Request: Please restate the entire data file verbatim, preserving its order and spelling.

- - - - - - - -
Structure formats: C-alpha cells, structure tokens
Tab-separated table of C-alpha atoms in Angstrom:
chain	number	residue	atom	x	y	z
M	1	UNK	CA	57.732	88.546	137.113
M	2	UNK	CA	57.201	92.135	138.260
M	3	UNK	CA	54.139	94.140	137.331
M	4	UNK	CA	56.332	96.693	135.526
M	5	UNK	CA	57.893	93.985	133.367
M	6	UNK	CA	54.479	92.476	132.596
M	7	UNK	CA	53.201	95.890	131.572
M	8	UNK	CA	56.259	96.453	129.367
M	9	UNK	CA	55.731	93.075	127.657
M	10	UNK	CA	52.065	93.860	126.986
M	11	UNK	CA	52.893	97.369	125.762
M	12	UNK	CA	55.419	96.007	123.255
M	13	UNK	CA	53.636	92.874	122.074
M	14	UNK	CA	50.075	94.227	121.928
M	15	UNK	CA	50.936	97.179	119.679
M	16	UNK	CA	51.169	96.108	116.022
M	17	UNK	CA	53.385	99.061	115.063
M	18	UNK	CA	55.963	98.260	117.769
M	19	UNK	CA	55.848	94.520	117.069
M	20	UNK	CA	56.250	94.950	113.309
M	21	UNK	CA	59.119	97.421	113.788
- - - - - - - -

Structure formats: C-alpha cells, structure tokens
Tab-separated table of C-alpha atoms in Angstrom:
chain	number	residue	atom	x	y	z
M	1	UNK	CA	57.732	88.546	137.113
M	2	UNK	CA	57.201	92.135	138.260
M	3	UNK	CA	54.139	94.140	137.331
M	4	UNK	CA	56.332	96.693	135.526
M	5	UNK	CA	57.893	93.985	133.367
M	6	UNK	CA	54.479	92.476	132.596
M	7	UNK	CA	53.201	95.890	131.572
M	8	UNK	CA	56.259	96.453	129.367
M	9	UNK	CA	55.731	93.075	127.657
M	10	UNK	CA	52.065	93.860	126.986
M	11	UNK	CA	52.893	97.369	125.762
M	12	UNK	CA	55.419	96.007	123.255
M	13	UNK	CA	53.636	92.874	122.074
M	14	UNK	CA	50.075	94.227	121.928
M	15	UNK	CA	50.936	97.179	119.679
M	16	UNK	CA	51.169	96.108	116.022
M	17	UNK	CA	53.385	99.061	115.063
M	18	UNK	CA	55.963	98.260	117.769
M	19	UNK	CA	55.848	94.520	117.069
M	20	UNK	CA	56.250	94.950	113.309
M	21	UNK	CA	59.119	97.421	113.788